After Sept. 15, the academic council will send its recommendation to the faculty senate. The final recommendations will then be sent to the Board of Regents in December.

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Jailed priest sued over ‘inappropriate’ student photos

LOUISVILLE (AP) — The parents of a young boy who claim their son was inappropriately photographed by a former Catholic priest are suing the Archdiocese of Louisville for negligence.

The lawsuit is the second involving Stephen Pohl by parents of a student at Margaret Mary Catholic School, where Pohl was pastor. Pohl pleaded guilty in March to a federal charge of viewing child pornography.

The Courier-Journal reports parents Daniel and Mary Agnes Hayden allege that their son was among the students who were photographed doing “inappropriate physical poses” ordered by Pohl.

The archdiocese declined to comment on the new lawsuit. It was filed Friday by attorney William McMurry. The suit seeks unspecified damages.

Police have said none of the photos Pohl took of students at the school were considered pornographic.

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Ex-professor sues U of L; Says study was unsafe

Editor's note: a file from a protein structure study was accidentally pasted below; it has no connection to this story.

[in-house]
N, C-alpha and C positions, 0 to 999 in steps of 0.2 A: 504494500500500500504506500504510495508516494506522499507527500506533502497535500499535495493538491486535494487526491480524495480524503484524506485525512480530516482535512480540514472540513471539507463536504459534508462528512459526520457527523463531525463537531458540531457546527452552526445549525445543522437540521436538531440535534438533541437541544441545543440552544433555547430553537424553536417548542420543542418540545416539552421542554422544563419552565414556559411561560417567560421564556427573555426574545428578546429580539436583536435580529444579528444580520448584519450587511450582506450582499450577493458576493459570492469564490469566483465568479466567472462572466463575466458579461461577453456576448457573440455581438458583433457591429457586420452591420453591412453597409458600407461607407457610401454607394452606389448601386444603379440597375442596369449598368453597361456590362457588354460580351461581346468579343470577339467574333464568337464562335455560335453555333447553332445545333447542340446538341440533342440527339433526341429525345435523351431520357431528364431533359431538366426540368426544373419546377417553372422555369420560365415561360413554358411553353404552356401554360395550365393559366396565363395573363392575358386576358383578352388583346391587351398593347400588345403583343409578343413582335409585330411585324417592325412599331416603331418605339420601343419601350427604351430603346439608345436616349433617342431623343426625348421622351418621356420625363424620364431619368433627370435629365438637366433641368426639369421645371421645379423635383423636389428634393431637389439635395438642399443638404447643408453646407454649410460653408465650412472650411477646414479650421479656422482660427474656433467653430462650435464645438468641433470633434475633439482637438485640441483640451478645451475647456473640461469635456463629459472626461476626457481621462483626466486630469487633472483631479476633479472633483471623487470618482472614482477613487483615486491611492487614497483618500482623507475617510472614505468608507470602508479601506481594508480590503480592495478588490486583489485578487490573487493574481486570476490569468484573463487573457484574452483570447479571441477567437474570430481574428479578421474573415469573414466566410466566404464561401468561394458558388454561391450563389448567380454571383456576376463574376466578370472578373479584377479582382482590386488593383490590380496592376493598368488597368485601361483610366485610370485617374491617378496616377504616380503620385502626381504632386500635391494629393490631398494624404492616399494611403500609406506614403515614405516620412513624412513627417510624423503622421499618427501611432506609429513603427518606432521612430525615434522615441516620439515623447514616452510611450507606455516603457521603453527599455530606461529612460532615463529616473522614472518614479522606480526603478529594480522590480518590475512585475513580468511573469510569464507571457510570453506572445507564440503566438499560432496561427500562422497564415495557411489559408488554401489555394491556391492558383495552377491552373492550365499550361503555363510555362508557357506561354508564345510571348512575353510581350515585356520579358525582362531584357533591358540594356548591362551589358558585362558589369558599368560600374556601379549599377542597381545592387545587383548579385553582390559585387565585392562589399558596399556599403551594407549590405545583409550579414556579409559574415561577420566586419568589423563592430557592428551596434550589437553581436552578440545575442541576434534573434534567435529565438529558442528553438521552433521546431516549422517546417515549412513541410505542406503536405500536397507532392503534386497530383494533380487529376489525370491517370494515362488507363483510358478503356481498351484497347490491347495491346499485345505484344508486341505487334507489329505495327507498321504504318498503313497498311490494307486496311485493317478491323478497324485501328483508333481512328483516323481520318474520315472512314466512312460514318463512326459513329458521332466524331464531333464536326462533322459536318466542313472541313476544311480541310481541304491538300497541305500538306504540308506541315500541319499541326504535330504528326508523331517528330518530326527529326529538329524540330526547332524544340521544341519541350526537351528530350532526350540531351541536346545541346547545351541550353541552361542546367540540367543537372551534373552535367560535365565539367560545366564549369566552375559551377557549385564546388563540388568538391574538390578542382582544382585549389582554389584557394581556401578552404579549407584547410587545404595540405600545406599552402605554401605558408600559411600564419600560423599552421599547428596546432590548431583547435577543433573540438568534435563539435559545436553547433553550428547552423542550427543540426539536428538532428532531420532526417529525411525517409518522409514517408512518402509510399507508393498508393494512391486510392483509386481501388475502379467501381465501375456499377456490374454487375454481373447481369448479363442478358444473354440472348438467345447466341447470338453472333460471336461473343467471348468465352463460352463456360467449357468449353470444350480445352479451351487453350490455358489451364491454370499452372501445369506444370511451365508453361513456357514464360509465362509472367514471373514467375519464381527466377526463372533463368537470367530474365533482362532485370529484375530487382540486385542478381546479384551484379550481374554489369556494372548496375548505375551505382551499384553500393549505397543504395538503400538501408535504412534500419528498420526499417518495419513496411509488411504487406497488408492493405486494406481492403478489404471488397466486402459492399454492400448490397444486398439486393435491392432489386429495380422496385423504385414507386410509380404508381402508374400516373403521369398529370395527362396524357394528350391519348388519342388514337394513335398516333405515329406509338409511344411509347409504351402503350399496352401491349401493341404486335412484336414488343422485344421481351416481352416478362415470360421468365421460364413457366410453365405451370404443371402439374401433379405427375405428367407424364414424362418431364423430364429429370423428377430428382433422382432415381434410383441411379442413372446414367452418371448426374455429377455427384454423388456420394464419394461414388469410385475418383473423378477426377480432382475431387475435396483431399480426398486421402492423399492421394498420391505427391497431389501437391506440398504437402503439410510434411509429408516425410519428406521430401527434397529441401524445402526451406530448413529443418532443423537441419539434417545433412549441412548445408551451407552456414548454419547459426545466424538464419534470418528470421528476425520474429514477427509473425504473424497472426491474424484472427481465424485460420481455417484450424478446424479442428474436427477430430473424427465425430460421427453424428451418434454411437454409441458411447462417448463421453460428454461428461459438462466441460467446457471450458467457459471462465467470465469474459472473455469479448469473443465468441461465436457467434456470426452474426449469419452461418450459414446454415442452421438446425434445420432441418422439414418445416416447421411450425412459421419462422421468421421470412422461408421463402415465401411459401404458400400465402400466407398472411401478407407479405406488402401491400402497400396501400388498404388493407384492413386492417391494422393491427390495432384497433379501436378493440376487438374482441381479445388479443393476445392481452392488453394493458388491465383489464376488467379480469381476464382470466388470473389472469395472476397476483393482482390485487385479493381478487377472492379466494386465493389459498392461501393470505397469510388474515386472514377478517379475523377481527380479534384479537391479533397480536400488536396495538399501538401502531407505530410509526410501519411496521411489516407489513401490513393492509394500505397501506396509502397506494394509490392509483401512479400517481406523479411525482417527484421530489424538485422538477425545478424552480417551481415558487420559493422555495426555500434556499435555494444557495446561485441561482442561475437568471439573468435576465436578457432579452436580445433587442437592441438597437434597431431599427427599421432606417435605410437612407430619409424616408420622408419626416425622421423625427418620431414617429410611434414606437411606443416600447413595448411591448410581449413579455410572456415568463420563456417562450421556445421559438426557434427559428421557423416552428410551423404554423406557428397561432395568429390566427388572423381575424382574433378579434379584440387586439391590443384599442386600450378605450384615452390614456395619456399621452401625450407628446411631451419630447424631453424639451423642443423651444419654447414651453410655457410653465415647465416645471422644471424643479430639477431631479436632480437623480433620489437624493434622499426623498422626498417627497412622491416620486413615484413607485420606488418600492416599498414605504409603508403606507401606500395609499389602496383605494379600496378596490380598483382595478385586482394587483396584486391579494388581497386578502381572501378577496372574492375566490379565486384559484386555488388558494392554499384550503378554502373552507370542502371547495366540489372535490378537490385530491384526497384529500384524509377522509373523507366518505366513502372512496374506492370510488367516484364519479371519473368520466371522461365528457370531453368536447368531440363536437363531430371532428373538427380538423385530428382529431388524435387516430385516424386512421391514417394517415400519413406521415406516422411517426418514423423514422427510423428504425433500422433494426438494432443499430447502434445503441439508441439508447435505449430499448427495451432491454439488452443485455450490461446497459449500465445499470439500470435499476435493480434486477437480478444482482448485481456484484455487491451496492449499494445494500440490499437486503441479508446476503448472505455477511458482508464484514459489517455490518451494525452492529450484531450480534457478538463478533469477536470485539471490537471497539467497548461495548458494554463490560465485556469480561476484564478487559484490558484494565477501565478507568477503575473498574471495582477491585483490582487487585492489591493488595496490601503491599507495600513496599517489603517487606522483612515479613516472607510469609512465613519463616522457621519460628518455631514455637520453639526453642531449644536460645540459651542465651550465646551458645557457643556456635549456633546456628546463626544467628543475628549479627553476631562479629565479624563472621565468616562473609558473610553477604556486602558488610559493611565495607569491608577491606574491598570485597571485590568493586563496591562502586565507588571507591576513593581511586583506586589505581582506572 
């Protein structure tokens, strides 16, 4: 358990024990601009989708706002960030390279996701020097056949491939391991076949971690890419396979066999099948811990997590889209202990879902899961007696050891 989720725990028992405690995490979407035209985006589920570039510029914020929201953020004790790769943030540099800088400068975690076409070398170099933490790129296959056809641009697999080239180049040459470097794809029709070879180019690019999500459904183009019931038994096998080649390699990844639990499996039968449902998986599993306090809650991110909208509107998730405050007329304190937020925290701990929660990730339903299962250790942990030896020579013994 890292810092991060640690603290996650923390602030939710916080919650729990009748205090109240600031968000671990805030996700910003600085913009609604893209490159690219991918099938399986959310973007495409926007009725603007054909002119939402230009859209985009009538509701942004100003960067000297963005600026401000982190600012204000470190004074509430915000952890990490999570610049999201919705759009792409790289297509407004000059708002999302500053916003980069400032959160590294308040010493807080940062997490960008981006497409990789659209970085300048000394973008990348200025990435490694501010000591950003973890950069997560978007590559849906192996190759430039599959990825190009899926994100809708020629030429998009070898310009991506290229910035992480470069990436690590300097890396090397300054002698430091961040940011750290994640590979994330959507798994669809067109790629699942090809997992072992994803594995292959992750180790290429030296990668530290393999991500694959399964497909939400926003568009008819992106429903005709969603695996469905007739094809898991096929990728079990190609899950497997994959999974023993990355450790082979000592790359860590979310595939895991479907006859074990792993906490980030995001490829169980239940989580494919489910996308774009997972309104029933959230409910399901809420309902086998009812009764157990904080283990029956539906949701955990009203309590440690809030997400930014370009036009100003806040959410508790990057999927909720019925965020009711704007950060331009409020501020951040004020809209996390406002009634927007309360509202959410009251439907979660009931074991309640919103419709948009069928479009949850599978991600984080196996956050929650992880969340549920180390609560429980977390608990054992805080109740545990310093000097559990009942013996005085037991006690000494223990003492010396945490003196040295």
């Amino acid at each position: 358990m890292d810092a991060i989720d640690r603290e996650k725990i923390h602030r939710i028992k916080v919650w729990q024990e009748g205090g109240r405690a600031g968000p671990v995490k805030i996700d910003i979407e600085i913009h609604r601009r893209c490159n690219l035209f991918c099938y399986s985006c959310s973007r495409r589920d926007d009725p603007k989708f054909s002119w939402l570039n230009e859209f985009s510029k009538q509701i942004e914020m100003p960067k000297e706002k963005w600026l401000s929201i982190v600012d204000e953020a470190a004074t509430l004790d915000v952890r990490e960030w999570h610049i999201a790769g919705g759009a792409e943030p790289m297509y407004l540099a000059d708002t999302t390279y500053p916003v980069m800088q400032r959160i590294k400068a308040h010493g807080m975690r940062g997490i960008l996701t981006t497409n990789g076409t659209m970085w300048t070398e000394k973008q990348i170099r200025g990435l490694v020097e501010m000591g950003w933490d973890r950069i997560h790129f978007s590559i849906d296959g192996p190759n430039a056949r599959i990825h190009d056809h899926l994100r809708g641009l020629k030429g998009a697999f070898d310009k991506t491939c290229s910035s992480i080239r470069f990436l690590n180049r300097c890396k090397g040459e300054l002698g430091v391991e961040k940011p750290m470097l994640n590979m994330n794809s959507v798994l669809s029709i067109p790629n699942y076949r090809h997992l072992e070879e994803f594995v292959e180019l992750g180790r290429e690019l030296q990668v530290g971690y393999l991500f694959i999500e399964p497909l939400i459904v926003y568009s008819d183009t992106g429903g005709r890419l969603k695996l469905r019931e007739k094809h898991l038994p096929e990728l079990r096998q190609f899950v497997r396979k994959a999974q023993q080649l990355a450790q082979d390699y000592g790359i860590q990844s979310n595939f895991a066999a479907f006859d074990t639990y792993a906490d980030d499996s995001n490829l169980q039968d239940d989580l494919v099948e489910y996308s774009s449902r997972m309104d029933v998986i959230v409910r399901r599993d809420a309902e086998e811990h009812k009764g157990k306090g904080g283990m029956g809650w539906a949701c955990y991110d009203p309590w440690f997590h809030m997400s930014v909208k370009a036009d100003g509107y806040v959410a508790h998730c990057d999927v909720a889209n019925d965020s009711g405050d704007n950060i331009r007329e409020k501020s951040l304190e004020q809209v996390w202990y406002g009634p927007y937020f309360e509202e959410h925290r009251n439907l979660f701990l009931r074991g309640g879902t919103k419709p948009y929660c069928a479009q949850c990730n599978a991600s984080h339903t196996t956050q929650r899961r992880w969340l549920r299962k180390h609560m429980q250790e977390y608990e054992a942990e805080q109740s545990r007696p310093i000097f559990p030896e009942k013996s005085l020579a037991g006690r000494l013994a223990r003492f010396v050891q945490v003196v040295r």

LOUISVILLE (AP) — A former University of Louisville neurosurgery professor has filed a lawsuit alleging that he was fired for reporting patient care and safety issues to the federal government.

The Courier-Journal reports that in a lawsuit filed in Jefferson Circuit Court last week, Daniel Graves says he was terminated in violation of the Kentucky whistleblower protection law. He reported human subject procedures he says compromised patient care and violated state and federal regulations.

Graves was part of a research team led by Dr. Susan Harkema that was trying to measure whether a muscle relaxant helped paralyzed subjects suspended from a harness stand. The study lost federal funding for unresolved problems with oversight, among other concerns.

University spokesman Gary Mans says the Graves wasn’t fired, but that his contract expired.

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State approves water rate increase for Lexington area

FRANKFORT (AP) — The Kentucky Public Service Commission says it has approved a water rate increase for more than 100,000 customers in and around Lexington.